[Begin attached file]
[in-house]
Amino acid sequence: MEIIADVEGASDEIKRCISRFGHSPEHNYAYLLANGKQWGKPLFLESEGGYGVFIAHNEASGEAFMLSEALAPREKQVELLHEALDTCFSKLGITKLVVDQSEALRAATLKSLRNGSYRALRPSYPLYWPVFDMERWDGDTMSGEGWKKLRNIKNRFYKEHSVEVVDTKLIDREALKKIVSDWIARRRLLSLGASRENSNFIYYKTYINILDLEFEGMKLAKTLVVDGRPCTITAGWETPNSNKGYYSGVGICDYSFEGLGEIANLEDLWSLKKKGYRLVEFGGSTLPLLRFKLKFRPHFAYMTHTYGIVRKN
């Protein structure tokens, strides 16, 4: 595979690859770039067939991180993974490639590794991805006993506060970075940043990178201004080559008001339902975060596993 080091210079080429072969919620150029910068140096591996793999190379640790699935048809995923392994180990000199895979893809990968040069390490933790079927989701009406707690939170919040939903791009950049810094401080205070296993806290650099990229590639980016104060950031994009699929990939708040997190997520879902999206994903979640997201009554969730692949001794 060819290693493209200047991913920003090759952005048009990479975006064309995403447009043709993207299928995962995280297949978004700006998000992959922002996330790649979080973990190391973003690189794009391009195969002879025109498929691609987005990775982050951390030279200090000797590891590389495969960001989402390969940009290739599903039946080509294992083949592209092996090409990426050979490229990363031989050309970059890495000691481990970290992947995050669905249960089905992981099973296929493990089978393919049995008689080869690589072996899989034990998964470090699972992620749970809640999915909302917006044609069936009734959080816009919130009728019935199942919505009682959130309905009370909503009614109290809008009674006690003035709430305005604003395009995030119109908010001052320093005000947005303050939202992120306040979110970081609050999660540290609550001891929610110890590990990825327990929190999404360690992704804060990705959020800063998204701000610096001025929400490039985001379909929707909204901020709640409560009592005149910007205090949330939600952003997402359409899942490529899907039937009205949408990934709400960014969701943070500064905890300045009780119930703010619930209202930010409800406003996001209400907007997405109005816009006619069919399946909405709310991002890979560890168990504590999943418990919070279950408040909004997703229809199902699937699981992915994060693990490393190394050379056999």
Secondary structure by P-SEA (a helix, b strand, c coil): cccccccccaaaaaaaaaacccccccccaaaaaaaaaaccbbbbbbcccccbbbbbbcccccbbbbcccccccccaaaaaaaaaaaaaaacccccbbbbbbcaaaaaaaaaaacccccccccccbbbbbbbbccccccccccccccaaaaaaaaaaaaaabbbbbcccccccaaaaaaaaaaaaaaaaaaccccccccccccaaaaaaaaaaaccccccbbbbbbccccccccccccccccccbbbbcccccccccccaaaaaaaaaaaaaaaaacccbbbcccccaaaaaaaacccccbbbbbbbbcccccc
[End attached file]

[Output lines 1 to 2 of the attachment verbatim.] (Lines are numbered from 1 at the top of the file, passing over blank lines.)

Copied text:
[in-house]
Amino acid sequence: MEIIADVEGASDEIKRCISRFGHSPEHNYAYLLANGKQWGKPLFLESEGGYGVFIAHNEASGEAFMLSEALAPREKQVELLHEALDTCFSKLGITKLVVDQSEALRAATLKSLRNGSYRALRPSYPLYWPVFDMERWDGDTMSGEGWKKLRNIKNRFYKEHSVEVVDTKLIDREALKKIVSDWIARRRLLSLGASRENSNFIYYKTYINILDLEFEGMKLAKTLVVDGRPCTITAGWETPNSNKGYYSGVGICDYSFEGLGEIANLEDLWSLKKKGYRLVEFGGSTLPLLRFKLKFRPHFAYMTHTYGIVRKN